Details of the author’s judgements for each source of bias, and the risk of bias assessment across studies can be found in Tables S1 and S2 (see Supplementary Materials, Section S2), respectively. The method of sequence generation and allocation concealment were not reported in the included randomized studies (87.5%), and one non-randomized study was also included (12.5%). Only one study carried out blinded assessments. Therefore, selection and detection biases were judged as unclear-high risk. Attrition bias was judged as low-high risk, while reporting bias was judged as low risk.

3.4. Outcomes

Assessment characteristics for measuring cardiac-vagal modulation, aerobic fitness parameters, and endurance performance, as well as outcome details are provided in Table 3. Regarding cardiac-vagal modulation, one study (12.5%) assessed HRR 1 min after an incremental maximal test, five studies (62.5%) reported resting vagal-related HRV indices, and four (50%) resting HR, both indices obtained in several positions. One study (12.5%) used RMSSD as the vagal-related HRV index [19], one (12.5%) used SD1 [21], two (25%) used HF [18,22], and one (12.5%) measured RMSSD and HF [23]. Four studies (50%) used averaged HR and HRV values [19,21,22,23] and one (12.5%) captured a single HRV value at pre-intervention and an averaged HRV value at post-intervention [18]. Three studies (37.5%) carried out assessments in the morning [18,21,22], one (12.5%) in the afternoon/evening before training [19], and one (12.5%) measured vagal-related HRV indices at night and in the morning [23]. Nonetheless, incomplete information was reported to calculate the SMD in those studies using vagal-related HRV measured in the morning. All the included studies allowed us to define 19 independent comparisons as follows: HRR 1 min (n = 1) [19], standing vagal-related HRV indices (n = 6) [18,19,21,22], standing HR (n = 5) [18,21,22], sitting vagal-related HRV indices (n = 1) [22], sitting HR (n = 1) [22], supine vagal-related HRV indices (n = 1) [18], supine HR (n = 1) [18], nocturnal vagal-related HRV indices (n = 2) [23], and nocturnal HR (n = 1) [23]. Regarding aerobic fitness parameters and endurance performance, all the included studies performed an incremental test until volitional exhaustion, of which, seven (87.5%) also performed ventilatory gas exchange assessments. Five studies (62.5%) carried out a sport-specific time trial for assessing endurance performance. All the included studies allowed us to define 32 independent comparisons between HRV-guided training and predefined training as follows: V . O2 max (n = 9) [17,18,20,21,22,23,24], V . O2 at VT2 (n = 1) [18], maximal aerobic capacity (n = 8) [17,19,20,21,22,23], aerobic capacity at VT2 (n = 5) [17,20,22,23,24], aerobic capacity at VT1 (n = 4) [17,20,23,24], and endurance performance (n = 5) [17,19,20,23,24]. As previously described, at least three analysis units should report each outcome measure to be pooled for meta-analysis. Otherwise, the results will be qualitatively discussed in the next section.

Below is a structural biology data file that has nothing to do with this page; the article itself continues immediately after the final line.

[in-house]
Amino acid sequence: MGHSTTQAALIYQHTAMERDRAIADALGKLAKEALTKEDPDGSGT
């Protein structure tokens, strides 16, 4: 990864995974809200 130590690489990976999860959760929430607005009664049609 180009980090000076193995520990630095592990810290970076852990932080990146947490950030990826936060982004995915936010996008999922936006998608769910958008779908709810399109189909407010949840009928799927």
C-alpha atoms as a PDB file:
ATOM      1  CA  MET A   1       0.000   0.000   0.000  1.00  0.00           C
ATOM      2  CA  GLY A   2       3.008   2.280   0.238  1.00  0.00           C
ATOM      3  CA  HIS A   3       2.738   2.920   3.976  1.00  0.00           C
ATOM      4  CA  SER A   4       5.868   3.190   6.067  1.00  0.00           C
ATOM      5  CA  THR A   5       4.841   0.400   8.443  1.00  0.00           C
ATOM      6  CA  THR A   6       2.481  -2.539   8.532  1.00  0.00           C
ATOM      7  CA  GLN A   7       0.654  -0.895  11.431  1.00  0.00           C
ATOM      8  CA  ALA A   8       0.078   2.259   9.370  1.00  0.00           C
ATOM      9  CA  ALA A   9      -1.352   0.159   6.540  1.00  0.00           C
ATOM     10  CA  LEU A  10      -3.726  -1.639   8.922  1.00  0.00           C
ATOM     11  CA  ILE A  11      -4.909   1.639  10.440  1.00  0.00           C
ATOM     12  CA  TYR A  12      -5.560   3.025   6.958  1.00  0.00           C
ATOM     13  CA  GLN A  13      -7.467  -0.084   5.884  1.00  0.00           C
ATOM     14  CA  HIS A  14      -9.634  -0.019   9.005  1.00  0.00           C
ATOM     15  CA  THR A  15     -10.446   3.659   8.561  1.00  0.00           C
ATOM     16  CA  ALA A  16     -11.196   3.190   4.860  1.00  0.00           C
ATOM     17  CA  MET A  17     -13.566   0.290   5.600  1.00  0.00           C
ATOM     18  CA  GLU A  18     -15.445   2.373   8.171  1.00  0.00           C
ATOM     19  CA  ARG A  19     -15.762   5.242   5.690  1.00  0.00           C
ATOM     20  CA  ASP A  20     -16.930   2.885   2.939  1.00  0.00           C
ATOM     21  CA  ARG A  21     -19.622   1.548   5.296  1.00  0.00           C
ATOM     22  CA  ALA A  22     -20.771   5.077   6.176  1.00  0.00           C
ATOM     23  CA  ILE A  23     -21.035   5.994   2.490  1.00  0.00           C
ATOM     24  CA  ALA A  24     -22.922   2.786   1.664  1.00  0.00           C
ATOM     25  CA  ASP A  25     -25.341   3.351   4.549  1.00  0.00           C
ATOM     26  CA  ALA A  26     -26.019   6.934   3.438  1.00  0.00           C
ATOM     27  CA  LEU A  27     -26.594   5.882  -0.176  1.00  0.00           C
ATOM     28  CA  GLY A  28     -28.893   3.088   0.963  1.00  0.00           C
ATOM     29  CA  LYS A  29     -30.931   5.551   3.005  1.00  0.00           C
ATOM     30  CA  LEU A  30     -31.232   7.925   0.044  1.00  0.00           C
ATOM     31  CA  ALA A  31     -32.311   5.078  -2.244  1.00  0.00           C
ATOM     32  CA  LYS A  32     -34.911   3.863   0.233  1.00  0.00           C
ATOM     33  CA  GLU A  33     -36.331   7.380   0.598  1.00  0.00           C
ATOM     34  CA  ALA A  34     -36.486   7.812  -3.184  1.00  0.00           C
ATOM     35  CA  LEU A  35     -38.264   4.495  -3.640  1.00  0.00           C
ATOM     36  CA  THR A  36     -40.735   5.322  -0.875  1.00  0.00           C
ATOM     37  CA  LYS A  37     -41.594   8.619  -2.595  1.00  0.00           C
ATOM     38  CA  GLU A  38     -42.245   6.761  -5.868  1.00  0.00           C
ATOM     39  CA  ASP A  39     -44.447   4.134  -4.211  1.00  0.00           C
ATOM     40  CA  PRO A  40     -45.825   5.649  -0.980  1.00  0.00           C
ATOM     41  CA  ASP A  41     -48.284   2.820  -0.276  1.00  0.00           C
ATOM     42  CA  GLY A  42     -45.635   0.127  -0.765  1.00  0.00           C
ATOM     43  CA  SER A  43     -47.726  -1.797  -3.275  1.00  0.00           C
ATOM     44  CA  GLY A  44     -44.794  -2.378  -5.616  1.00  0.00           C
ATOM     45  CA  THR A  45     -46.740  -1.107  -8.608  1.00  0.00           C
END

3.4.1. Cardiac-Vagal Modulation

Pooled analysis revealed no statistically significant difference in standing vagal-related HRV indices (p = 0.59) and standing HR (p = 0.82) between HRV-guided training and predefined training, and the overall SMDs reached a trivial effect (SMD+ = 0.15 (95% CI = −0.38, 0.68), and SMD+ = 0.04 (95% CI = −0.34, 0.43), respectively; Figure 2). The heterogeneity test reached statistical significance (p = 0.04) and inconsistency was moderate (I2 = 58.1%) for standing vagal-related HRV indices, while the heterogeneity test did not reach statistical significance (p = 0.74) and no inconsistency was found (I2 = 0.0%) for standing HR. Therefore, analyses of the influence of methodological factors on the pooled findings for standing vagal-related HRV indices were carried out. Our subgroup analyses showed significant between-group heterogeneity for the vagal-related HRV index (i.e., RMSSD/SD1 and HF) (p < 0.01). There were greater increases in RMSSD/SD1 (SMD+ = 0.50 (95% CI = 0.09, 0.91)) and greater decrements in HF (SMD+ = −0.60 (95% CI = −1.15, −0.05)) after HRV-guided training compared to predefined training (see Figure 3). Subgroup analysis based on the HRV value (i.e., single and averaged HRV values) was not performed since none of the included studies used a single HRV value at pre- and post-intervention. Within-group heterogeneity, based on the vagal-related HRV index (i.e., RMSSD/SD1 and HF), was not found (I2 = 0%). Thus, the influence of participant and methodological approach characteristics on vagal-related HRV indices was not studied.

3.4.2. Aerobic Fitness Parameters and Endurance Performance

Pooled analysis revealed no statistically significant difference in V . O2 max (p = 0.30) between HRV-guided training and predefined training, and the overall SMD reached a trivial effect (SMD+ = 0.13 (95% CI = −0.12, 0.39); Figure 4). The heterogeneity test did not reach statistical significance (p = 0.89) and no inconsistency was found (I2 = 0.0%). Therefore, the influence of moderator variables on V . O2 max changes after HRV-guided training vs. predefined training was not analyzed.